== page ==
Reflecting on museumgeek’s first three months

This blog has now been running for just shy of three months. In that time, I’ve written 31 posts, and received double that many comments (yep – you’re starting to talk back, which is awesome). Within a day or two, I should hit 2500 views, which is significantly more than I imagined I would have at the start (and even more surprising because my Mum has only read the site once – so it’s not just her!). I’ve been shocked (and excited) to find people responding to my ideas by writing entire posts of their own (and here), and have been honoured to discover my site listed in blogrolls of people whom I respect.

With all this, museumgeek has thoroughly exceeded my expectations.

What has surprised me is finding out the posts that get the most reads and reactions. When I started blogging, I thought I’d post a fair bit about technical innovation in museums. After all, that’s what the people whose blogs I read write about, and they’re always interesting to me.

What I quickly learned however is that the difference between those bloggers and me is that I’m not actually a tech geek. I might love technology and enjoy seeing the technological advances taking place in museums, but I have neither the background nor the mindset needed in order to best exploit the possibilities of technology.

Instead, it’s my more philosophical posts like Museum objects and complexity, Visualising the museum collectionWho owns the virtual space in your museum? and Who are you collecting for? that have drawn the greatest interest. Maybe I shouldn’t be surprised by this… museums are inextricably linked with philosophy, and my own bent of inquiry leans towards the existential. I probably write more passionately on these issues than on other things. Despite this, I didn’t expect that these would be the posts that would inspire the greatest response.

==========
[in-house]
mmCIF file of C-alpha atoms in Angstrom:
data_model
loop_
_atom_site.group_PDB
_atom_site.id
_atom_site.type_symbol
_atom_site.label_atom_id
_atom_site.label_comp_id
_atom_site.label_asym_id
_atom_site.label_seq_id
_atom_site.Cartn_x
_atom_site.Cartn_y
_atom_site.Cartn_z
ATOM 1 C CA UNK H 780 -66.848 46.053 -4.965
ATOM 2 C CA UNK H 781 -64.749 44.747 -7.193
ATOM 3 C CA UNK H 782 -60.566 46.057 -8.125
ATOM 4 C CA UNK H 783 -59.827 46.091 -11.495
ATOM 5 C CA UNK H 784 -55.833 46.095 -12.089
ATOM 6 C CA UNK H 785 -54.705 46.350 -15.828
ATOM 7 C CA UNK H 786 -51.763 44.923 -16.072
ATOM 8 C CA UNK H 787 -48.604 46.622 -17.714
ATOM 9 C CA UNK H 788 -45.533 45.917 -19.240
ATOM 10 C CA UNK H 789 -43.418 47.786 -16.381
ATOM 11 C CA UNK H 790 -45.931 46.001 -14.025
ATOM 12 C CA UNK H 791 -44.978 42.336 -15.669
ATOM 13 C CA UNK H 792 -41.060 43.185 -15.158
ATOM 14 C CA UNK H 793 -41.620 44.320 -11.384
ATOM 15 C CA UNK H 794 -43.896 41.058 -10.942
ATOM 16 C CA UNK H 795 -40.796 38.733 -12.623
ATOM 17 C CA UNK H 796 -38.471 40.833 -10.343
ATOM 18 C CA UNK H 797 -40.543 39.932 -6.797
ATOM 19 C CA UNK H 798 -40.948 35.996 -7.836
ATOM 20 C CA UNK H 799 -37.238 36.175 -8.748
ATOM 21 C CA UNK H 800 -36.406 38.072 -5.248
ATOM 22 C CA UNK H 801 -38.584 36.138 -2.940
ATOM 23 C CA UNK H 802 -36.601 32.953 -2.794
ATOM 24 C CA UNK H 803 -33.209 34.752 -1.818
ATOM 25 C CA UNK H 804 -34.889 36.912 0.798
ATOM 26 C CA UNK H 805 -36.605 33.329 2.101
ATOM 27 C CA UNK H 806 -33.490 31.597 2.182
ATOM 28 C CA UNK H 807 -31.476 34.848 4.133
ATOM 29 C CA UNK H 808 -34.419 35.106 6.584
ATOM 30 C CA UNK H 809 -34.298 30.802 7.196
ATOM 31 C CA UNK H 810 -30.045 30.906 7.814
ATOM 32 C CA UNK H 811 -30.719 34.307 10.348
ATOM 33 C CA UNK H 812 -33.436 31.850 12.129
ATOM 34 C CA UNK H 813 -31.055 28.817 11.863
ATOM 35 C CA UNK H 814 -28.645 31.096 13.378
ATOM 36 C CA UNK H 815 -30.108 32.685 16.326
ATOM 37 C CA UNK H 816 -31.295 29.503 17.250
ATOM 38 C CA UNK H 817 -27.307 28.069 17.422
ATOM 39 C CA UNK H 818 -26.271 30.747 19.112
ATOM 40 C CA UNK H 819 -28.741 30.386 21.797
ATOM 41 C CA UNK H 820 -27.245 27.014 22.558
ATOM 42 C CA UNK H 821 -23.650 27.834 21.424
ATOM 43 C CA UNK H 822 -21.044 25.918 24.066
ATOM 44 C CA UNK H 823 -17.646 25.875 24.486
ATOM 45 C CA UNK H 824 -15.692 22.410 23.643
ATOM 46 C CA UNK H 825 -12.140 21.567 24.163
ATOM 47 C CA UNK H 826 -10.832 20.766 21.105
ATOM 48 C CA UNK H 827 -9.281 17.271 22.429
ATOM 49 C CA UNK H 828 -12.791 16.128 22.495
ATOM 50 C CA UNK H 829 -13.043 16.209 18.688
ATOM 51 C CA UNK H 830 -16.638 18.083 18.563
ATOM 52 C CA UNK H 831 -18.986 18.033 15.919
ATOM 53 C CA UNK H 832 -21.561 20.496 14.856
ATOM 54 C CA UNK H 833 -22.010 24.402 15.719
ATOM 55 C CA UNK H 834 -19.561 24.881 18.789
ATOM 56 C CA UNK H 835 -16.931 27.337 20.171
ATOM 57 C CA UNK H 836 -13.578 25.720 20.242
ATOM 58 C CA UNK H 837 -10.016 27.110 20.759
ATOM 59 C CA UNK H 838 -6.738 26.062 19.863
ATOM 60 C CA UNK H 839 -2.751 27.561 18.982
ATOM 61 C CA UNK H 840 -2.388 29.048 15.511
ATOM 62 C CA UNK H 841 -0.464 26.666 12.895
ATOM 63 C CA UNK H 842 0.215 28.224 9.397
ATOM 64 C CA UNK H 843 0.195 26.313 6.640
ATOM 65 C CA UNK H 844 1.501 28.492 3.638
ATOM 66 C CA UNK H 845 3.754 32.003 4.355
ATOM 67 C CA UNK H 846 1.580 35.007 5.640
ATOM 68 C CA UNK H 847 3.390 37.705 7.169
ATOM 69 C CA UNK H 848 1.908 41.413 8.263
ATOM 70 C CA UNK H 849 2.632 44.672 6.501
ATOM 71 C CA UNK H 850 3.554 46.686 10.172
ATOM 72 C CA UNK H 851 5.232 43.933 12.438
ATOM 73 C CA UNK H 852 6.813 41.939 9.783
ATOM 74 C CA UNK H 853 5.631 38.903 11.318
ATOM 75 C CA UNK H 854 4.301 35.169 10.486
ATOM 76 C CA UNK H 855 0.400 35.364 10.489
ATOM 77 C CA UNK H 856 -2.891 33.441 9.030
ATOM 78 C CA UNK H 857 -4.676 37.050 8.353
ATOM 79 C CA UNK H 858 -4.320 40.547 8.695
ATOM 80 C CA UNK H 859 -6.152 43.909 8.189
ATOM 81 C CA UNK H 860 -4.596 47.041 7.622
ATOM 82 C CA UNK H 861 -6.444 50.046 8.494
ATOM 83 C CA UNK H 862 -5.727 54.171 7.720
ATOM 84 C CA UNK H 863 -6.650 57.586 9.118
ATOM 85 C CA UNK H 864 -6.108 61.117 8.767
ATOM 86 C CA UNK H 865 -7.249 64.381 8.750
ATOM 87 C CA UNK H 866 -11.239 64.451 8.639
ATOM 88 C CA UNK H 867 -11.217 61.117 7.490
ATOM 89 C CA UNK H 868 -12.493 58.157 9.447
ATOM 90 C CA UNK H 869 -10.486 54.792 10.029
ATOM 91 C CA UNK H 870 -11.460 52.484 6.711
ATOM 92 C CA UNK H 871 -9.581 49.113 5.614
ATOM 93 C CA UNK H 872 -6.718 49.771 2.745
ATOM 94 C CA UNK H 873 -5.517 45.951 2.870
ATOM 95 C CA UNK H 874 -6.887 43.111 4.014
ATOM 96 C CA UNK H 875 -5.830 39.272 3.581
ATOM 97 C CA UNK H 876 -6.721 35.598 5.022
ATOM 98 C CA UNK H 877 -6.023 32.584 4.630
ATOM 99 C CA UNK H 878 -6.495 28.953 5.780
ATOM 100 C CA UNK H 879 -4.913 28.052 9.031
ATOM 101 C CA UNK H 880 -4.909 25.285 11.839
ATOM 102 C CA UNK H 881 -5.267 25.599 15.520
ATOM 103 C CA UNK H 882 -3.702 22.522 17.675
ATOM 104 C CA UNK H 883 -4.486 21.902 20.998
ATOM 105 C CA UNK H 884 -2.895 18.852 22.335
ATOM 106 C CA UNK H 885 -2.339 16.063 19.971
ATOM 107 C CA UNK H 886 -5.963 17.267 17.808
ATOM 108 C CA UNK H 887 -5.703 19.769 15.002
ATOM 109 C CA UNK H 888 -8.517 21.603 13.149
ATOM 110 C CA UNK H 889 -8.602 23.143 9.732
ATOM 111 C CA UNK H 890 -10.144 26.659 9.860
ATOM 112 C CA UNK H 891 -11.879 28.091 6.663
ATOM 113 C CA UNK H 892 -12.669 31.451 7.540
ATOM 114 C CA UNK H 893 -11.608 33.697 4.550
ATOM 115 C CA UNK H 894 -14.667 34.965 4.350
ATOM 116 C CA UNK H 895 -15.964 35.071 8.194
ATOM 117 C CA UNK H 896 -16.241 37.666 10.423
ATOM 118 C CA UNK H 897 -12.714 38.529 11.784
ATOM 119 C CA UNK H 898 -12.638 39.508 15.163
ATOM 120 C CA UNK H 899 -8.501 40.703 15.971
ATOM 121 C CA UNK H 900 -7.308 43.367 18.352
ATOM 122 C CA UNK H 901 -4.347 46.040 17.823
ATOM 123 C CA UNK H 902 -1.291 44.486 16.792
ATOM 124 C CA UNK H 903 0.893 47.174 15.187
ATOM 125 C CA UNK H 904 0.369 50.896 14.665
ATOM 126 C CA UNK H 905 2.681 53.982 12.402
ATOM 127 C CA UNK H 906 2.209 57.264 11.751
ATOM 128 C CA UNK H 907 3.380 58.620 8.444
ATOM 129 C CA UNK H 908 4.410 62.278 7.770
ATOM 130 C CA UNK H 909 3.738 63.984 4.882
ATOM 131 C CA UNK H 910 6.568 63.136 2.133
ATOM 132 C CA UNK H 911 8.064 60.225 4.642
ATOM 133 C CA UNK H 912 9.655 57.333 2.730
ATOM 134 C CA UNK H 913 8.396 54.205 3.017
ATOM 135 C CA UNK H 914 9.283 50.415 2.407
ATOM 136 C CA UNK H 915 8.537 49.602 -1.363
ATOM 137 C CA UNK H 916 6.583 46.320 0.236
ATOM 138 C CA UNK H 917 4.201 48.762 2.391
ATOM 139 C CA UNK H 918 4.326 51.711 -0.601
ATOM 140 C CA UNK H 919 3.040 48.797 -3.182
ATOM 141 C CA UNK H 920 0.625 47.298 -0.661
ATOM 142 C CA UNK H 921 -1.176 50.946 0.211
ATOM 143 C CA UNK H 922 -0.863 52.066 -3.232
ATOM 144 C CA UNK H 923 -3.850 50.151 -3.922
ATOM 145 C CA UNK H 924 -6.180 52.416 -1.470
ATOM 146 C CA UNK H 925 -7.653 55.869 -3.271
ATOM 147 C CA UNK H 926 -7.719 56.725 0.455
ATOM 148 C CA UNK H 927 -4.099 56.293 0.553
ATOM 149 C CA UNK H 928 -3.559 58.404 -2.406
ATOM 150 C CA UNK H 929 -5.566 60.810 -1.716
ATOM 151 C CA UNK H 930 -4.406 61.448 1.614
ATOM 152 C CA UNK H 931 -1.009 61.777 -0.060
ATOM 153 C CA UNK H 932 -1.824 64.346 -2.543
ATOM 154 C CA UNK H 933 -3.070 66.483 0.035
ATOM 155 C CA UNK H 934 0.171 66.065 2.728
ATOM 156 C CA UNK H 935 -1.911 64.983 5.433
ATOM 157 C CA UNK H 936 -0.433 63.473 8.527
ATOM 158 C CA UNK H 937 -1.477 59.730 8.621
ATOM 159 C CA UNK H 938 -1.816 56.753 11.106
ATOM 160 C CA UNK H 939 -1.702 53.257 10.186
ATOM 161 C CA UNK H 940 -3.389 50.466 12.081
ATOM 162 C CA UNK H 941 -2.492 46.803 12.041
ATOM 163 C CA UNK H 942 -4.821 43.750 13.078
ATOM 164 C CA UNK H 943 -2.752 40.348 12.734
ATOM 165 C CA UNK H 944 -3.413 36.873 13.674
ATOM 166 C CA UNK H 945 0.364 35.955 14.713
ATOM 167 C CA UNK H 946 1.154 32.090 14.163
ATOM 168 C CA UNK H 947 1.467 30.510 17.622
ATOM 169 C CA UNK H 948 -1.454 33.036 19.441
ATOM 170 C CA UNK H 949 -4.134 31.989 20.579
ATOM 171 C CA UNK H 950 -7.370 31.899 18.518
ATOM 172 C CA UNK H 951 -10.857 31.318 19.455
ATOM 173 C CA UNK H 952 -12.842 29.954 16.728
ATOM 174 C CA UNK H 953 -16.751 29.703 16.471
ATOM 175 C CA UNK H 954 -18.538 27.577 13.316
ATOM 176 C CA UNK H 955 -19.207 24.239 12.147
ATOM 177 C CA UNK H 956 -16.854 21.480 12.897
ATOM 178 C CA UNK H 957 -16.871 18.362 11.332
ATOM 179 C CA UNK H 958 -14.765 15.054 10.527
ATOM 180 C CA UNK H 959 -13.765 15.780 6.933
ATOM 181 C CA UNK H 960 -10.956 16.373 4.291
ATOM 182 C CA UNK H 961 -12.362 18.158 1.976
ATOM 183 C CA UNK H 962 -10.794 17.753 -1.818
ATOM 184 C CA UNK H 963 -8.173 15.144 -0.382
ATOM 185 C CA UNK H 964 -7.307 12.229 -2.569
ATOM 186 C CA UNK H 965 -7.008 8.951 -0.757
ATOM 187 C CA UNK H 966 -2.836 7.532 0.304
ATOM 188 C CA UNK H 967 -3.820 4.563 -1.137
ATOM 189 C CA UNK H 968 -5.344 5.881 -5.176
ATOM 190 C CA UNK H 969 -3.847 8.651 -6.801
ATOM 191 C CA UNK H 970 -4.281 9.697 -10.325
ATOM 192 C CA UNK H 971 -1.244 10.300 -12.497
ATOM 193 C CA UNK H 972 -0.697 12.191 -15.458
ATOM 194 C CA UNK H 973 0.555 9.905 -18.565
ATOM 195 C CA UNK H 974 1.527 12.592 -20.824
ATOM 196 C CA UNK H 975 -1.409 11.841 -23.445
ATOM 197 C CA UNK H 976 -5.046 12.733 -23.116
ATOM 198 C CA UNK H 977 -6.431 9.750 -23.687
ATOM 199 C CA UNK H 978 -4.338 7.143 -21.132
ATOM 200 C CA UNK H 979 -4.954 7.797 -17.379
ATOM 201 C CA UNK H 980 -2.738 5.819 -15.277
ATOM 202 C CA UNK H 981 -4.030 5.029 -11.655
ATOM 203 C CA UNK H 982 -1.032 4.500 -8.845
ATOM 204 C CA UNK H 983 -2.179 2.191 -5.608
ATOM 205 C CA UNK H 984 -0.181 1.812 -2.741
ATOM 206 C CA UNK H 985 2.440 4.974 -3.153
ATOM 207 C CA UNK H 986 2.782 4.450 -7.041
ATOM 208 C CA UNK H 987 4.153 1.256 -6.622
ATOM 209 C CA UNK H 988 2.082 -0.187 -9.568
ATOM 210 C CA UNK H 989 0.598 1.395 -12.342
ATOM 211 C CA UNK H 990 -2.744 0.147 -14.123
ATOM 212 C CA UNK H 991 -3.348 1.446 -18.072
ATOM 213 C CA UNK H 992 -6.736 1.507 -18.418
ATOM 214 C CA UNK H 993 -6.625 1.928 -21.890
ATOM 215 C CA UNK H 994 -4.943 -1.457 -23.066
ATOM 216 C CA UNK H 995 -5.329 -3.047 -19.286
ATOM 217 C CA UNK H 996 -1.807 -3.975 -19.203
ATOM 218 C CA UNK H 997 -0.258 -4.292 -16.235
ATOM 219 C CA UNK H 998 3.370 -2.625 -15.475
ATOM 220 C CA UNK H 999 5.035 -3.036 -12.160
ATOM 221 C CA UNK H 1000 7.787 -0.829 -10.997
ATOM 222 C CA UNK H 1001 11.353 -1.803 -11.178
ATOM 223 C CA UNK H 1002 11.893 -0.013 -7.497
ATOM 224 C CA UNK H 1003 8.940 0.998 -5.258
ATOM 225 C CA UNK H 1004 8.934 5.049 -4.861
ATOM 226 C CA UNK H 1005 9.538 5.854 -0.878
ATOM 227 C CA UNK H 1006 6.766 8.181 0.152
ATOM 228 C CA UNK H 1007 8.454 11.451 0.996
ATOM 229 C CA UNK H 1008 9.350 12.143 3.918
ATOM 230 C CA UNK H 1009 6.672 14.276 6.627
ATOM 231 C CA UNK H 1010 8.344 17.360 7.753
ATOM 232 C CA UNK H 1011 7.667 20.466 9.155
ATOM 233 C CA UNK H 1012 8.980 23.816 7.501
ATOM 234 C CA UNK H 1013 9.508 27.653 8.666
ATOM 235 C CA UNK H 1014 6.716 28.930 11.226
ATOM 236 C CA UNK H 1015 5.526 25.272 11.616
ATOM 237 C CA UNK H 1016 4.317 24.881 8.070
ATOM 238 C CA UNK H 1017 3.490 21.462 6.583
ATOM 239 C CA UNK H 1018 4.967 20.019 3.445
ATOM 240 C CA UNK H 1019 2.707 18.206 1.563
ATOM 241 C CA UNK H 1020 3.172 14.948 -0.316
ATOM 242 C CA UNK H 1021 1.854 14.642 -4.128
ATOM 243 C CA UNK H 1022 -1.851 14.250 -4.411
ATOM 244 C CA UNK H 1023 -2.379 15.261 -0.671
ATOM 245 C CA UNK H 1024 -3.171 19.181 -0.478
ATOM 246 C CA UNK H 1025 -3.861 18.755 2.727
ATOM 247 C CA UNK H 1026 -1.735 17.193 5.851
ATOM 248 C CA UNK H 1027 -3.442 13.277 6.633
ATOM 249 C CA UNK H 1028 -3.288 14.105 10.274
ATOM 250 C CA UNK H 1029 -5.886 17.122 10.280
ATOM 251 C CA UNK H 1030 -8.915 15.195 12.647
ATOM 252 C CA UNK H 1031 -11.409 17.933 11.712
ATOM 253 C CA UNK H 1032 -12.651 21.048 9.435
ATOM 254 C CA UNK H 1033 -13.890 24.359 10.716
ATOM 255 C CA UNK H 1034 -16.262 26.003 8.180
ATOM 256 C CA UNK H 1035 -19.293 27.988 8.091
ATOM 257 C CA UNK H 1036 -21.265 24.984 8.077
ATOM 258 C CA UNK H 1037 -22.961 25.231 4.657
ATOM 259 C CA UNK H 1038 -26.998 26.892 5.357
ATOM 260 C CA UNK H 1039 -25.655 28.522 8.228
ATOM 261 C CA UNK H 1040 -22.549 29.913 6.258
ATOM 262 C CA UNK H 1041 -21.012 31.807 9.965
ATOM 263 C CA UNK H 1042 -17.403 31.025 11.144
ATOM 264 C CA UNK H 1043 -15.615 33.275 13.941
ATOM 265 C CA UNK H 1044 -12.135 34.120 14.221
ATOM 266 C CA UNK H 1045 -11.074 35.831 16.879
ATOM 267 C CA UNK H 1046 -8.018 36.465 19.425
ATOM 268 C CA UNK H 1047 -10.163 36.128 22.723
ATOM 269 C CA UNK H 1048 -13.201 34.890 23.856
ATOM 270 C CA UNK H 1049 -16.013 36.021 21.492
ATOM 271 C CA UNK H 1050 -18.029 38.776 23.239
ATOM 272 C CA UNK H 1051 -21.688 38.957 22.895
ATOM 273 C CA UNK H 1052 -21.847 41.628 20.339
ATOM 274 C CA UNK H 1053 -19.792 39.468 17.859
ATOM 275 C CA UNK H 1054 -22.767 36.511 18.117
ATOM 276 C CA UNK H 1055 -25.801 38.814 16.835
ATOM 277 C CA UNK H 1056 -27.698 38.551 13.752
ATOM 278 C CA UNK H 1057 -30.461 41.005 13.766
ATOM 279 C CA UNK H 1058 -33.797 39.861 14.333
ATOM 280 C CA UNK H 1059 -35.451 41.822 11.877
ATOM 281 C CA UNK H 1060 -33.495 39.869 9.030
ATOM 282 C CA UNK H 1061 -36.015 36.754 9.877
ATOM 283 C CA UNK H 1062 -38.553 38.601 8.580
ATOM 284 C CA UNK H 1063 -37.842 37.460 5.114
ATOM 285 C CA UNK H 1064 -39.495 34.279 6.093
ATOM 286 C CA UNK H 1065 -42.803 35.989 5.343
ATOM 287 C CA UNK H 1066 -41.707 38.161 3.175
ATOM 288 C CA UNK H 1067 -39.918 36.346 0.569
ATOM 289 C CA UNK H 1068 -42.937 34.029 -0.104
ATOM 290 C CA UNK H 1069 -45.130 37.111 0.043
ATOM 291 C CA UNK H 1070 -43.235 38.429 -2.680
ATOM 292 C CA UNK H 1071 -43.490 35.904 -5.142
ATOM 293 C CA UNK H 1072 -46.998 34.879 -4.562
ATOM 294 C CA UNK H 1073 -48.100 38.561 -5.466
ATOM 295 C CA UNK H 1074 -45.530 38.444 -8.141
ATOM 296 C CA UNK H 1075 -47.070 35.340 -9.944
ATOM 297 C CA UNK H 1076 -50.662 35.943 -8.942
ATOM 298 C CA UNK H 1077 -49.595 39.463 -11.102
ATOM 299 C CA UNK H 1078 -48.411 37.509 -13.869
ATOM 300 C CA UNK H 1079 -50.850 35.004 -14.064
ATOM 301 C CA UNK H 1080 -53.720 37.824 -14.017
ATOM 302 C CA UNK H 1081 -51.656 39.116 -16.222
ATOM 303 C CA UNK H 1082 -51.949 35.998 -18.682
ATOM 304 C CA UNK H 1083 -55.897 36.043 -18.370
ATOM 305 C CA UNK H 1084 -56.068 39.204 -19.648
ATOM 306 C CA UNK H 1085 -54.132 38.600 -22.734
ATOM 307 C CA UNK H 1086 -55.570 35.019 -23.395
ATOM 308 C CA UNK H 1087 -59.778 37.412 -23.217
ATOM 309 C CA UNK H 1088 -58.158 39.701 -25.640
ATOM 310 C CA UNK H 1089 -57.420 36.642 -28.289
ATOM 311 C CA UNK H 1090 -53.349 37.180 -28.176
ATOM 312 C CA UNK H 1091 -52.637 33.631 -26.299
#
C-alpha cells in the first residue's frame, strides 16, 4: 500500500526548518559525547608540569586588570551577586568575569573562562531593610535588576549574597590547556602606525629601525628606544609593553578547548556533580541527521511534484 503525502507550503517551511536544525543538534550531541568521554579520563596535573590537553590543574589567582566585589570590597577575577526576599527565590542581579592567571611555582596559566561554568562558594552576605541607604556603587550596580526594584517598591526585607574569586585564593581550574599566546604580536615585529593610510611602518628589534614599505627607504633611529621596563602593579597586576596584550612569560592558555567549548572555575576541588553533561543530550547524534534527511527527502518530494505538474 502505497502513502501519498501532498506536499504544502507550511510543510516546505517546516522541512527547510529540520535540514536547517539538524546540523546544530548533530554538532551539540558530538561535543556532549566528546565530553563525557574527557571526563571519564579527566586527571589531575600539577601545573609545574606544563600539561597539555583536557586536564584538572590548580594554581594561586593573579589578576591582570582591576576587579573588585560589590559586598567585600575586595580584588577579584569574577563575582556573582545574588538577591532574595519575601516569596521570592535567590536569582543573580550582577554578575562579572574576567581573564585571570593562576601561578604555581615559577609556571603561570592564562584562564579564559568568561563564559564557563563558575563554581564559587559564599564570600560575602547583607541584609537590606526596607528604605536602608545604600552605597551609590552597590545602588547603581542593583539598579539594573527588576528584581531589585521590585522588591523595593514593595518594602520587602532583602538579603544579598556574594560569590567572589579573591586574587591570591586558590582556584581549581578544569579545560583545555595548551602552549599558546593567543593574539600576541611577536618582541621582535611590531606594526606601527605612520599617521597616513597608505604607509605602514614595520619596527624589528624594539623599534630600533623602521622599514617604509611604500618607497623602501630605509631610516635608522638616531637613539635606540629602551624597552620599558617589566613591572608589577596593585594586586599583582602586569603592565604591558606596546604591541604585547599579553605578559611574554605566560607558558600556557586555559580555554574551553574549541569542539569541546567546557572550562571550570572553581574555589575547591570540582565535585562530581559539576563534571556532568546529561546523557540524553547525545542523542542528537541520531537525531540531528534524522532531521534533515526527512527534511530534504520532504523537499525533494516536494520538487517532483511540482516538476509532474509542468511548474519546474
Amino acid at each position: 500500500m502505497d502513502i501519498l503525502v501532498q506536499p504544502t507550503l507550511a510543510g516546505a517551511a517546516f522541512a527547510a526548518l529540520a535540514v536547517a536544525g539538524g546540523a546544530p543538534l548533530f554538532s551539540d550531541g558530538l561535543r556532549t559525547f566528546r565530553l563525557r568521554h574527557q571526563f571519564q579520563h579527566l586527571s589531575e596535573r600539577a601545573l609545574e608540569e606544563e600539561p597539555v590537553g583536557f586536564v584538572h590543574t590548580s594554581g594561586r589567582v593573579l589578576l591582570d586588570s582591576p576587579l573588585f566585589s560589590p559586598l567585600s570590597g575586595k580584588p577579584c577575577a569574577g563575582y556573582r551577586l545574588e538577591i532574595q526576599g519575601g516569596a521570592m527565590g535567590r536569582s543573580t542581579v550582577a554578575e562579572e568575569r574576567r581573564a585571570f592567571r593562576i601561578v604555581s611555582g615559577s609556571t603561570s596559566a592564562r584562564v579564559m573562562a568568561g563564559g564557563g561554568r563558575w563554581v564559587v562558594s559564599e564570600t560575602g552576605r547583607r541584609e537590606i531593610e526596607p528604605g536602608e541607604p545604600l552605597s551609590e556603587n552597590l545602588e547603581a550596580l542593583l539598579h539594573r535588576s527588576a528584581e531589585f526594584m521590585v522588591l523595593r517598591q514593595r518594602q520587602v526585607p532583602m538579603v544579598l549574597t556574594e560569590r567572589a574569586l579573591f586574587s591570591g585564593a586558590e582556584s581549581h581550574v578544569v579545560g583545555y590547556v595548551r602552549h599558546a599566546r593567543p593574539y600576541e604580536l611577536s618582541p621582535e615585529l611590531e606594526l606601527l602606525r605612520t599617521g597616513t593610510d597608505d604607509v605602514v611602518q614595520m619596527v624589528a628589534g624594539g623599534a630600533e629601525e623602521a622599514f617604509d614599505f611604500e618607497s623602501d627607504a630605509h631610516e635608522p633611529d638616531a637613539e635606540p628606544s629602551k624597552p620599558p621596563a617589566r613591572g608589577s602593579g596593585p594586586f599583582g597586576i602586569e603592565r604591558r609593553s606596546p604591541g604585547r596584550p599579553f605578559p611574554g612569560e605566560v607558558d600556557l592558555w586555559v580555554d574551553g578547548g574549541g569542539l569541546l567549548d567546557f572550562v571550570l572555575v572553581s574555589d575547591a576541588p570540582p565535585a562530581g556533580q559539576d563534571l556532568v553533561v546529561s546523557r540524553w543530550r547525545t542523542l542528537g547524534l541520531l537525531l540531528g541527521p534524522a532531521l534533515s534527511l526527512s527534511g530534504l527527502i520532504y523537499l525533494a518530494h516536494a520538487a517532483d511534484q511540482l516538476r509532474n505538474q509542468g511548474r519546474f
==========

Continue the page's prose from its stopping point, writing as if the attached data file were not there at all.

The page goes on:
So there is that. In the last few days, this feedback has led me to start reconsidering the approach I was intending to take in my PhD. Although I need to discuss this with my supervisor, I’m starting to think that my research should be a philosophical inquiry, rather than a strictly “scientific” one. This is probably a silly idea… It will involve far more work, and be a lot harder. But I also think it will be a very interesting approach, and will certainly push me to look deeply into the issues. Hmm. I’ll keep you posted on this idea once I talk to my supervisor…

On a personal level, I’ve discovered that blogging is a lot of work, but very enjoyable. My writing muscles are growing stronger from regular use, and writer’s block is far less tyrannical than it was. Writing for an audience is great for helping me clarify my thoughts – although I still get scared every time I hit the “publish” button in case I’ve said something really stupid… although even if I do, hopefully you guys will take me to task for it so I can learn something new as a result.

In the mean time, thanks for reading and being part of my first three months!

2 thoughts on “Reflecting on museumgeek’s first three months

  1. Hi Susan! I’m happy to read you enjoy blogging. I think I speak on behalf of many of your readers when I say your voice is a fresh one in museum discussions.

    I also find that my more philosophical posts get more comments, retweets (and invitations to speak at conferences). Yet, I believe that’s not necessarily because these are better posts, but because it’s easier to react to them. Even though I will not react to a tech post that often, I very much enjoy reading them. Please do not stop writing about that, please!:-)

    I hope to read much more by you. As a thank you for now, one of the best TED talks of last week (which has nothing to do with museums (or does it?), but is very beautiful):

    1. Cheers Jasper. I think you are right about why the philosophical posts get a greater response. I think one reason that’s been such a revelation to me is because I love having these conversations and thinking about the issues in the ‘real’ world, but only rarely come across others who feel the same. Hence when I started blogging, I thought the reaction would be the same – that those would be my more self-indulgent posts, and people would tune out to them. I think that’s why I’ve been so surprised (but pleasantly so) to find I’m not the only one thinking about these things.

      But don’t worry… museumgeek could never be all philosophy all the time. These sorts of discussions only have meaning if they are grounded in and reflect what’s actually happening in the world. And since I’m not a tech geek, I probably have to work a little harder to try to understand that side of things – and I always find committing to write about something means that I have to “get it” first.

      Thanks for reading Jasper! And for the TED talk… I’ll go watch it now.

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